Successfully reported this slideshow.
We use your LinkedIn profile and activity data to personalize ads and to show you more relevant ads. You can change your ad preferences anytime.

Small Sahelo-Saharan mammals evolution : case study of rodents of the genus Gerbillus


Published on

Presented during the 17h Annual Sahelo-Saharan Interest Group Meeting organized by the NGO Sahara Conservation Fund in Senegal, from 4 to 6 May 2017. The Sahara Conservation Fund (SCF) gathers every year about a hundred people who are interested in the field of Sahelo-Saharan species conservation.

Published in: Environment
  • Be the first to comment

  • Be the first to like this

Small Sahelo-Saharan mammals evolution : case study of rodents of the genus Gerbillus

  1. 1. 17th Annual Sahelo-Saharan Interest Group Meeting 2 days of talks on biodiversity conservation in the Sahara and in the Sahel Small Sahelo-Saharan mammals evolution : case study of rodents of the genus Gerbillus Arame NDIAYE et al. , Researcher– Institut de Recherche pour le Développement May 4 – 6, 2017
  2. 2. Importance of evolutionary biology in understanding small Saharo-Sahelian mammals evolution: case study of rodents of the genus Gerbillus (Rodentia: Muridae) Laurent GRANJON, Gauthier DOBIGNY, Pascale CHEVRET & Arame NDIAYE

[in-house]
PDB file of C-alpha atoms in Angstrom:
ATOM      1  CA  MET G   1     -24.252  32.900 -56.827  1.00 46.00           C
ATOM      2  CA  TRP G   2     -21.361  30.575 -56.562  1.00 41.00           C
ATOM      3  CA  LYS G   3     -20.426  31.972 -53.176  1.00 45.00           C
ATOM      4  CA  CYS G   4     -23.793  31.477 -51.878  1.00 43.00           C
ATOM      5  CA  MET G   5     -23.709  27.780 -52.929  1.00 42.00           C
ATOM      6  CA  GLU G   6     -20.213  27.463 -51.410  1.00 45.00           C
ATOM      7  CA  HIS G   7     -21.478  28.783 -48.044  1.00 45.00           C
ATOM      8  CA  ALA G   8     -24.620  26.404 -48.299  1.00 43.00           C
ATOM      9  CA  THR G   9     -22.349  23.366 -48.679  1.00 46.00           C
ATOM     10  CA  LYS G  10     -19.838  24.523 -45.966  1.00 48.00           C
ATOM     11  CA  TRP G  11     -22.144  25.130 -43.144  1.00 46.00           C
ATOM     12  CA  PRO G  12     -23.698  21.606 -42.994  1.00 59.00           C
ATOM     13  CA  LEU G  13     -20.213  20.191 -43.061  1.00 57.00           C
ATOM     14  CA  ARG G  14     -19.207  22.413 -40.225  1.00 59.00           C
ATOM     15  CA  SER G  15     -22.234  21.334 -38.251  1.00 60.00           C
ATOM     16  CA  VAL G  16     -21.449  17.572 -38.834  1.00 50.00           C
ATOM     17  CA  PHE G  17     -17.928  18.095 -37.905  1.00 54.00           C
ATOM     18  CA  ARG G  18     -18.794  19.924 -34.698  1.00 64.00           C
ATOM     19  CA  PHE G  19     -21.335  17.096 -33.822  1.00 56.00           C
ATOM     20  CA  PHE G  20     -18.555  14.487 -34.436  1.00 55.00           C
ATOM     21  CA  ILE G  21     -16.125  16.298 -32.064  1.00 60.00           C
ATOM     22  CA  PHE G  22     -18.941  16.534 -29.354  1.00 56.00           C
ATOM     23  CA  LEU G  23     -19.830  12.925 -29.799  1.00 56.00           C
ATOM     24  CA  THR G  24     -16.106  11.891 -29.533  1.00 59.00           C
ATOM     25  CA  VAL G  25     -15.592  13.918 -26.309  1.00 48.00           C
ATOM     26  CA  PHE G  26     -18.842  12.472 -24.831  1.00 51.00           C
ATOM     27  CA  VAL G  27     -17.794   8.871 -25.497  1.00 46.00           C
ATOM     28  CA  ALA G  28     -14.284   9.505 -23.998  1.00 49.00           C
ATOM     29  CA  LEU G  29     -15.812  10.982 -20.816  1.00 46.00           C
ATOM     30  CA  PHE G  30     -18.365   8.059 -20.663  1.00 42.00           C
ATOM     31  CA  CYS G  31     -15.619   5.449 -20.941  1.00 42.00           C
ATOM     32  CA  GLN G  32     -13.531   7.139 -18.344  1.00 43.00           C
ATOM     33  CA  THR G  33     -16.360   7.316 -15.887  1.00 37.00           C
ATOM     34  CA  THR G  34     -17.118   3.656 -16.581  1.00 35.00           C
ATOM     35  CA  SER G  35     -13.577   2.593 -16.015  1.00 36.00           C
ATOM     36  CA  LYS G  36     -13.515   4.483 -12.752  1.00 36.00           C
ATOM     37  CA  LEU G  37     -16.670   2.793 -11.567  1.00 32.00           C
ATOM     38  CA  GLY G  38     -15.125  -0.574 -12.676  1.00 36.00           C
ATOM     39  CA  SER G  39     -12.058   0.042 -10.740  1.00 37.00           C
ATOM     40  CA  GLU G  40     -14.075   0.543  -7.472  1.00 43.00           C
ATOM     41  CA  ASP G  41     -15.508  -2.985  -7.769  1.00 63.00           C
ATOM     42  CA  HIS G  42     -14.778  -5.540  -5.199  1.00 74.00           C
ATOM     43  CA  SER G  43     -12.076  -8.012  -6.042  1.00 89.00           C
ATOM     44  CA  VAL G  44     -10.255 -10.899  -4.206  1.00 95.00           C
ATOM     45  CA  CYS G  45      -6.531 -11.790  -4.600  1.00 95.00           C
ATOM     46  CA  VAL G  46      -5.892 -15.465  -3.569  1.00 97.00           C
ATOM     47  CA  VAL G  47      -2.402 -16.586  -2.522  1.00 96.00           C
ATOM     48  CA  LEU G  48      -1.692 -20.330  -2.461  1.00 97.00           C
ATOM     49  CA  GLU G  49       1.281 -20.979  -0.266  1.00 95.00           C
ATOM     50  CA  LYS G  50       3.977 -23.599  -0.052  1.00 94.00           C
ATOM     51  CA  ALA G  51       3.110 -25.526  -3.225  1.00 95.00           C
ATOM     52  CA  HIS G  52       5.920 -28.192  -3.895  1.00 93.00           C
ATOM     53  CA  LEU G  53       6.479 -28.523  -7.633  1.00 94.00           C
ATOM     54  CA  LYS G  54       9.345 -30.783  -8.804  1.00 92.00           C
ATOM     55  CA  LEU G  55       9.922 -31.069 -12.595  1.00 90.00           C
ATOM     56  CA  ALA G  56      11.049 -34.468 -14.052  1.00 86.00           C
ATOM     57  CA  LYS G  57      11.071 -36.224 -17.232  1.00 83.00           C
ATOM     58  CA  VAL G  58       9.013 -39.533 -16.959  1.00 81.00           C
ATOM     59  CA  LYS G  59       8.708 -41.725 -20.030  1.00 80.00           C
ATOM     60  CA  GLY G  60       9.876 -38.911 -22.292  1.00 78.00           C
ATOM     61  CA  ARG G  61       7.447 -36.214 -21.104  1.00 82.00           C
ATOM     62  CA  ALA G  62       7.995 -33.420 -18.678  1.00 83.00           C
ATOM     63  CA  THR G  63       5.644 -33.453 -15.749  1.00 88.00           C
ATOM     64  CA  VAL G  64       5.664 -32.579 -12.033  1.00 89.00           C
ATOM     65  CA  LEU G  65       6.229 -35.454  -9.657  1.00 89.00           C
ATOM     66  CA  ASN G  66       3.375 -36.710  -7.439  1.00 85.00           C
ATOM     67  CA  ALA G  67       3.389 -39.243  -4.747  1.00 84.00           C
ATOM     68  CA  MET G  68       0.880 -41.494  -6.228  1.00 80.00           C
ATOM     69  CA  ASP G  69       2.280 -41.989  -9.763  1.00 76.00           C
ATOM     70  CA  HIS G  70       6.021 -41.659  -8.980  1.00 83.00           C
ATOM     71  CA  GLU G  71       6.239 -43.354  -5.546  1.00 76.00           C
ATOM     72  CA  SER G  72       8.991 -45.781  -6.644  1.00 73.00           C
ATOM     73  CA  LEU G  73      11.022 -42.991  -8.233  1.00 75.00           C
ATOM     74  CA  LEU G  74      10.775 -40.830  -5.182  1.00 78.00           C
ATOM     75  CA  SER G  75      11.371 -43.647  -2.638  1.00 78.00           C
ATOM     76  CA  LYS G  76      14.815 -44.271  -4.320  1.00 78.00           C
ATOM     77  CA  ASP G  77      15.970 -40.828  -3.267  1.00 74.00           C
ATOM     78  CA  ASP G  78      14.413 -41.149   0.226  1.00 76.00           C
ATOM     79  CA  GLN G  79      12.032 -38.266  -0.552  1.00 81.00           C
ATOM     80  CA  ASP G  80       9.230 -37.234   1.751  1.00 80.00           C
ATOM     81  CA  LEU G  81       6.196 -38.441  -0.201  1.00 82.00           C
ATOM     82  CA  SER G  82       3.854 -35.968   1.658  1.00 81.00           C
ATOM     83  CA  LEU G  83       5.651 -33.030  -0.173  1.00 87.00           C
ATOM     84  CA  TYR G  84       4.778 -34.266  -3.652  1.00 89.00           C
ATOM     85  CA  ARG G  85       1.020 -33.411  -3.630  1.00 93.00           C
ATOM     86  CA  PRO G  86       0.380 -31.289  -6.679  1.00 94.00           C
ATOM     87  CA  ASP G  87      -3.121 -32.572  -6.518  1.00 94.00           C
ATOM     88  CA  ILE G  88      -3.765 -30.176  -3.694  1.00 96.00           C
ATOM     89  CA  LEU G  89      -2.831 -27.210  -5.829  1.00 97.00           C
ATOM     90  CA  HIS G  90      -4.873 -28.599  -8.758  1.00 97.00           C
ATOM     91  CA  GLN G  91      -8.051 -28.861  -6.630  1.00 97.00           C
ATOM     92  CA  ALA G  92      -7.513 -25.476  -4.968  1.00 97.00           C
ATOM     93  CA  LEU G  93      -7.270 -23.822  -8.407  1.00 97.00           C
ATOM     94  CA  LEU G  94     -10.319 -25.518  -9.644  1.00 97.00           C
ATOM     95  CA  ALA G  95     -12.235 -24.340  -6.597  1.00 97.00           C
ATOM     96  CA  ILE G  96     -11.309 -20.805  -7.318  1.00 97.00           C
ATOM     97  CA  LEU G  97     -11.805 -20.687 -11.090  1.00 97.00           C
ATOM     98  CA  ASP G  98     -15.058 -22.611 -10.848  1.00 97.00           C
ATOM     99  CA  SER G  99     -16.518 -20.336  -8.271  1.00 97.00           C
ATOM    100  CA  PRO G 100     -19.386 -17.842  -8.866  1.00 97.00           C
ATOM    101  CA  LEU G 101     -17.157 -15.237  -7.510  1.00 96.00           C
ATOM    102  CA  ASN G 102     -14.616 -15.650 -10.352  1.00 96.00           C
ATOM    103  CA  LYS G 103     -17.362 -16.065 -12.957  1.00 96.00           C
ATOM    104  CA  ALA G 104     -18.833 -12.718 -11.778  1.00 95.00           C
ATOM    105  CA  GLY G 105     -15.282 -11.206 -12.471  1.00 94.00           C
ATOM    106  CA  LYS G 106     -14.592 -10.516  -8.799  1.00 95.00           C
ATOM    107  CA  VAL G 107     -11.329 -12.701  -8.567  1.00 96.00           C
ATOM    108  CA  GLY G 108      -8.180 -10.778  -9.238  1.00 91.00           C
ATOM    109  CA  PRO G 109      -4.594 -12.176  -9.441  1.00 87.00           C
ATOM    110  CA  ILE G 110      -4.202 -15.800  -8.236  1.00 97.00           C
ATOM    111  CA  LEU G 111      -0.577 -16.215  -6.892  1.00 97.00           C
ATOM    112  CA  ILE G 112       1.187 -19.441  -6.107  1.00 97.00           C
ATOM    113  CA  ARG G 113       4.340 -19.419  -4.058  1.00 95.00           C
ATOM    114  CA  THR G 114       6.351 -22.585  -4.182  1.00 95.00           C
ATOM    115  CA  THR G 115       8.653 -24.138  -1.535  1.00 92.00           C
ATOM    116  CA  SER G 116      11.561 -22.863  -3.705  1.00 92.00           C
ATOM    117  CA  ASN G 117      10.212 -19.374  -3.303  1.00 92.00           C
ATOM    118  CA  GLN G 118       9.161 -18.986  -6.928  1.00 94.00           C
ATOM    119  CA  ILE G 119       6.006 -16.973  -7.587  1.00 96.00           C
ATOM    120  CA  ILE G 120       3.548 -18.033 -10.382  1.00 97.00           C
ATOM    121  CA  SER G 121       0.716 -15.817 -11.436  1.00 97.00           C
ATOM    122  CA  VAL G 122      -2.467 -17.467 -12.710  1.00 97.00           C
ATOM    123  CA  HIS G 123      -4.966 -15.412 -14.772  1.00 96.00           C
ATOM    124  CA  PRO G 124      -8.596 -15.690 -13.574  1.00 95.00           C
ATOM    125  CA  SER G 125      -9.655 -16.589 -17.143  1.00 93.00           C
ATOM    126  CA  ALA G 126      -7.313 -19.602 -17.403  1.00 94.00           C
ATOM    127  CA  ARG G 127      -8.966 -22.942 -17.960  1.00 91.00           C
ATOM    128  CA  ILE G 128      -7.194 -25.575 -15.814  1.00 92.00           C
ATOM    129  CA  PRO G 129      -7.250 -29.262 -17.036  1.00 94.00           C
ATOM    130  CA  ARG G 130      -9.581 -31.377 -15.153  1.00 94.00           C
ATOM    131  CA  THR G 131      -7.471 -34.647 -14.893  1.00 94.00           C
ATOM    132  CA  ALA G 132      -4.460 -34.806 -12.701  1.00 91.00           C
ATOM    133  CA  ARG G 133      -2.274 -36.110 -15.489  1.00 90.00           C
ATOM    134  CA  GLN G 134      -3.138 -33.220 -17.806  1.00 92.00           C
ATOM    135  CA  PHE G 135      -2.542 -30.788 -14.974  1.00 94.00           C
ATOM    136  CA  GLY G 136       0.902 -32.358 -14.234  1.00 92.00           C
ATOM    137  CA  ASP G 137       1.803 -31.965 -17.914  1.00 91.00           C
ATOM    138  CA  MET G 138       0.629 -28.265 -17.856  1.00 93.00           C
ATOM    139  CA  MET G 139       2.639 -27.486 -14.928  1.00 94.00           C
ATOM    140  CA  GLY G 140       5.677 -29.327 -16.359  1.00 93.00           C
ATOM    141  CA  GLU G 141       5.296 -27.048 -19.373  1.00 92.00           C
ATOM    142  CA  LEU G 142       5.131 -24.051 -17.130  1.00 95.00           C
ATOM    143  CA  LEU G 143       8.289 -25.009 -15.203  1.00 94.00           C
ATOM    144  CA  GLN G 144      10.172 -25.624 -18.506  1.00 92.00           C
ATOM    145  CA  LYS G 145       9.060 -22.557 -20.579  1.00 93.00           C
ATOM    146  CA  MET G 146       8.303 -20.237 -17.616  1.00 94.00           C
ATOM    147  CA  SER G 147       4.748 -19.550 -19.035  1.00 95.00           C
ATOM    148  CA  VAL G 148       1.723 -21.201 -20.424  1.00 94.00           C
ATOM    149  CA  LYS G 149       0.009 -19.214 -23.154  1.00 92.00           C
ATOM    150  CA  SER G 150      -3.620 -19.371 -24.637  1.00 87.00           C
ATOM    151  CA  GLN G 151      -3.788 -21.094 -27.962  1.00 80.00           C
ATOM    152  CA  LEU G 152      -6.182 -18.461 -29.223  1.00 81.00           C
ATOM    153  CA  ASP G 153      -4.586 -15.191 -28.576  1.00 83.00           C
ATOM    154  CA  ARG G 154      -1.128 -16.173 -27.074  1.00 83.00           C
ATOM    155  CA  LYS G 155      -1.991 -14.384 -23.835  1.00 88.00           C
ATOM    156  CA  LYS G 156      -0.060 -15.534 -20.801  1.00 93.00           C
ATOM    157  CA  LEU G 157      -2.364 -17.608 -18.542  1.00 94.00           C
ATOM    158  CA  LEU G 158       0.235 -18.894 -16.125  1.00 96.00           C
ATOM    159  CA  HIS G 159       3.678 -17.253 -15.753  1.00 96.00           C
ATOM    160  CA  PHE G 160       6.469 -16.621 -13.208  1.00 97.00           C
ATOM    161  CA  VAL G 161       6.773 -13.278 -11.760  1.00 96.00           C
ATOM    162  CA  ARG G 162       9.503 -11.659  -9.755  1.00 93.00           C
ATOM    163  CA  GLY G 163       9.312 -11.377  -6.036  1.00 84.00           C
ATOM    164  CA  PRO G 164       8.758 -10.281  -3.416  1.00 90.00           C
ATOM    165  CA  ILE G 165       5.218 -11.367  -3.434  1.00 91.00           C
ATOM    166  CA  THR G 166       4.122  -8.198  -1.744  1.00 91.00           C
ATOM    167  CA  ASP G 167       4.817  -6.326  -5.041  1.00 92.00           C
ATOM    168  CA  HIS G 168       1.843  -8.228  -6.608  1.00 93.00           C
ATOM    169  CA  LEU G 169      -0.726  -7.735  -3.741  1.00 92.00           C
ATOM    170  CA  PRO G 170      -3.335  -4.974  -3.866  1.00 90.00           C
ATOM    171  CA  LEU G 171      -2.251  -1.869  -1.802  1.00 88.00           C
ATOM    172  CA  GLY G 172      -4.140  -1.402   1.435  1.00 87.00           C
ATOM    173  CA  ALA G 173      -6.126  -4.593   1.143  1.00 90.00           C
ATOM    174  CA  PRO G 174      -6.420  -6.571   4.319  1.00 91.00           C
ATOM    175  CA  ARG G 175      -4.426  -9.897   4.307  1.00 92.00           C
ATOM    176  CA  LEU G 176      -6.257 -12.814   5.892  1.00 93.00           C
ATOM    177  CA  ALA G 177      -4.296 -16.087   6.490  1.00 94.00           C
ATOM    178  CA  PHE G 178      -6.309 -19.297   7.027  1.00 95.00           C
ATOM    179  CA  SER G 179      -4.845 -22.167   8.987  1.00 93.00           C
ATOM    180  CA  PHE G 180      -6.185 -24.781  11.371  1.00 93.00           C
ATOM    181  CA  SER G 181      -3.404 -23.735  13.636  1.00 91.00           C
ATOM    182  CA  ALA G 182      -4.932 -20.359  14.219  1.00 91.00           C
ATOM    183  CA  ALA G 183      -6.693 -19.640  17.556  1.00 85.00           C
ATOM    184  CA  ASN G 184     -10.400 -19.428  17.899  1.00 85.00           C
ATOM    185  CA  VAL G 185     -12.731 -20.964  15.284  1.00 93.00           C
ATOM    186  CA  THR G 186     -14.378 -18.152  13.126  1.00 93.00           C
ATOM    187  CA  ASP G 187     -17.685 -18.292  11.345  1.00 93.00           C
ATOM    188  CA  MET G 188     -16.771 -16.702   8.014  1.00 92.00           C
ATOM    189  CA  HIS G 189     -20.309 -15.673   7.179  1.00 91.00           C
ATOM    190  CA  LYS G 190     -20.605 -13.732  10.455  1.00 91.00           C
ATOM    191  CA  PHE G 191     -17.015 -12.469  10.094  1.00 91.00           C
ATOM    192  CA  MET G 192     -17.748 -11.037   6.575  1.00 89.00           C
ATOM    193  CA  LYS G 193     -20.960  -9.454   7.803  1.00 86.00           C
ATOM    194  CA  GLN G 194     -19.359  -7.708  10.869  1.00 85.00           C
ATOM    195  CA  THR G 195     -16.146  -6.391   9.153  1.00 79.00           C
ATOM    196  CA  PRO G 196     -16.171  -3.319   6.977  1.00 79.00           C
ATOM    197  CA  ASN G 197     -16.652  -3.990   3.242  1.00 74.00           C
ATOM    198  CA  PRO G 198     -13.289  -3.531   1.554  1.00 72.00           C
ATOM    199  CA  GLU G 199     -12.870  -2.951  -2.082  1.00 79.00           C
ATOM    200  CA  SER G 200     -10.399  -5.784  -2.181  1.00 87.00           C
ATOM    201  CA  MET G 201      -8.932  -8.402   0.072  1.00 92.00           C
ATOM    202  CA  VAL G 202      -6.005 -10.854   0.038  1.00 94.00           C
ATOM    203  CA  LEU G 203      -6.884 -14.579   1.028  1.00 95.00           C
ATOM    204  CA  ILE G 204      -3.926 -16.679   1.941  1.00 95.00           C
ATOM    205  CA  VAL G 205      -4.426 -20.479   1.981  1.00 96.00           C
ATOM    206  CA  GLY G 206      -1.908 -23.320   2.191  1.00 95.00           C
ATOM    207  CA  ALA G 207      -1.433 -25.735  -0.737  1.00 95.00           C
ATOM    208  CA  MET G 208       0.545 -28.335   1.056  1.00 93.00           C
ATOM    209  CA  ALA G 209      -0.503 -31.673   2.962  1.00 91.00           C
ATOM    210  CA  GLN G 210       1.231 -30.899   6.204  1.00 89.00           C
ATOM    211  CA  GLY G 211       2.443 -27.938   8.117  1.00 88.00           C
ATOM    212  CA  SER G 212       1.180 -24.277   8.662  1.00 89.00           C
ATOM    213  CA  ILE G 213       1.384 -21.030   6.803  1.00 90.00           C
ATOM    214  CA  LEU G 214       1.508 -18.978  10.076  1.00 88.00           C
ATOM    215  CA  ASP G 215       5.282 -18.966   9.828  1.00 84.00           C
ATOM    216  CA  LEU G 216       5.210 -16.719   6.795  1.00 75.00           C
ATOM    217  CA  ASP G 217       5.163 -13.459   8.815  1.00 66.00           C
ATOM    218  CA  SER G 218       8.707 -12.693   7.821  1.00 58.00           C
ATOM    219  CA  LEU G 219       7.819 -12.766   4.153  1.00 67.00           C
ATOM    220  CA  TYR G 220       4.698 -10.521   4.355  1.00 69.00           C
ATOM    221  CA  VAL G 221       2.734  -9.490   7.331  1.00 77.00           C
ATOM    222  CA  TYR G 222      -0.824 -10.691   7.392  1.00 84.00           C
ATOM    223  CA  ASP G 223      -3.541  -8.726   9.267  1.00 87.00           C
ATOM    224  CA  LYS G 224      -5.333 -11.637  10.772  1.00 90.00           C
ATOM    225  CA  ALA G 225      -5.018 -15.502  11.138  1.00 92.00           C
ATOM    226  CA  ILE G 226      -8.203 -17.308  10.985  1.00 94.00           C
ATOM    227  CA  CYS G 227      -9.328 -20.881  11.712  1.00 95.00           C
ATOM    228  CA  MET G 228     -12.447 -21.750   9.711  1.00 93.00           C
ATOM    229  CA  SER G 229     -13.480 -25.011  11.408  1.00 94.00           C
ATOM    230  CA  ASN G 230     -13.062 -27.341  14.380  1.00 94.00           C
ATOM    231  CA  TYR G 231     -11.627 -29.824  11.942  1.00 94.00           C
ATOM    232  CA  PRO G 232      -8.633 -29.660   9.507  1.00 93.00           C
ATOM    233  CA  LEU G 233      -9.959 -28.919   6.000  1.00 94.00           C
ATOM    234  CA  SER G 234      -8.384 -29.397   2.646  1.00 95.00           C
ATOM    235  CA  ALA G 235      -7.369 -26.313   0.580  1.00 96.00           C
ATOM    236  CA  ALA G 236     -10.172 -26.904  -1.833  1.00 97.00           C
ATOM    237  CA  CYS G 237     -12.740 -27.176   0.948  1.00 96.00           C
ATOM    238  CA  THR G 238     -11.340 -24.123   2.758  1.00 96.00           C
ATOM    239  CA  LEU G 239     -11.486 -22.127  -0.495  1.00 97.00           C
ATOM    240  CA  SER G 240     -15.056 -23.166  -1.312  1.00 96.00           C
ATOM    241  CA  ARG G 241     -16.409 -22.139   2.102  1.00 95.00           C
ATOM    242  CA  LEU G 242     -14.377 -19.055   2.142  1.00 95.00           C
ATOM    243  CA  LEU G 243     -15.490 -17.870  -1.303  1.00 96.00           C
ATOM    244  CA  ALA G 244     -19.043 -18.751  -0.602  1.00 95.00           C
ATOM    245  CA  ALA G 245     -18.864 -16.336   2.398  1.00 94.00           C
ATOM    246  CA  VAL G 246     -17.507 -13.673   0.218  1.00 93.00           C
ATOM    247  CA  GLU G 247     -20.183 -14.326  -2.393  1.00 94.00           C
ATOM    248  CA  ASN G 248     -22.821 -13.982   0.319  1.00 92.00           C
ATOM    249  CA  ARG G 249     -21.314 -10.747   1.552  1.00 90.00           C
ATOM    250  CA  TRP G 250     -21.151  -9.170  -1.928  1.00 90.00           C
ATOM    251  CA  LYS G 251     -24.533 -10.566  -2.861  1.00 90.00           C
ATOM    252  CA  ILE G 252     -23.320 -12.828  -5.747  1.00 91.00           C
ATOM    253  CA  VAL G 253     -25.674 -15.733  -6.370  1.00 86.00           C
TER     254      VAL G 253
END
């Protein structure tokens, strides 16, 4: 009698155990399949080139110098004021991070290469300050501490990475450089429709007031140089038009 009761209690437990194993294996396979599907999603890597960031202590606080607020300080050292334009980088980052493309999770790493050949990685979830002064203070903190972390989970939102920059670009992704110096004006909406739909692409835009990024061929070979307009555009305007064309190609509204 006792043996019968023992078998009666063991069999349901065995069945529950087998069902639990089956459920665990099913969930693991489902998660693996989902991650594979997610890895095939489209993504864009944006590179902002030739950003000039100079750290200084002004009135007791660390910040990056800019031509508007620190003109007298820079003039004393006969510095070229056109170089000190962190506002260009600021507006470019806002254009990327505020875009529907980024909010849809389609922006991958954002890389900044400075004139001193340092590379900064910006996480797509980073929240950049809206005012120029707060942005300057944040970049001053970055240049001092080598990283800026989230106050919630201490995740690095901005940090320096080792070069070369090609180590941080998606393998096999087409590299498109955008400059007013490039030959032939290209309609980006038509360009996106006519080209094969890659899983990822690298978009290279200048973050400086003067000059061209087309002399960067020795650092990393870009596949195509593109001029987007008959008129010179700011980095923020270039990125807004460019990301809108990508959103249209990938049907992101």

3. 3. Considered as one of the most speciose genus within rodents, with no less than fifty recognized species. Order Rodentia sub-Order Myomorpha Family Muridae sub-Family Gerbillinae Genus Gerbillus & Dipodillus (sensu Musser & Carleton 2005) Genus Gerbillus (incl. Dipodillus)
  4. 4. Diagnostic criteria Bulky and voluminous eyes Soft coat with back / belly line (white) LTC < LQ Plantar soles +/- hairy (intermediary) Bare foot soles Hairy plantar soles Hair tail with terminal brush +/- supplied
  5. 5. Terrestrial and nocturnal, mainly granivorous, they live in burrows comprising galleries found in sandy to more indurated substrates, or (rarely) in holes of rocky habitats Elements of ecology Include species that are potentially harmful to - dry crops (G. nigeriae) or market gardens (G. campestris) - or potentially reservoirs of pathogens that are transmissible to humans or livestock
  6. 6. The genus Gerbillus is widespread in arid to semiarid Africa and Asia via the Arabian Peninsula 6 42 4 6 asian species with only 1 endemic* 42 african species with 27 endemics* 4 afro-asian species Distribution * Only known from a given locality or limited region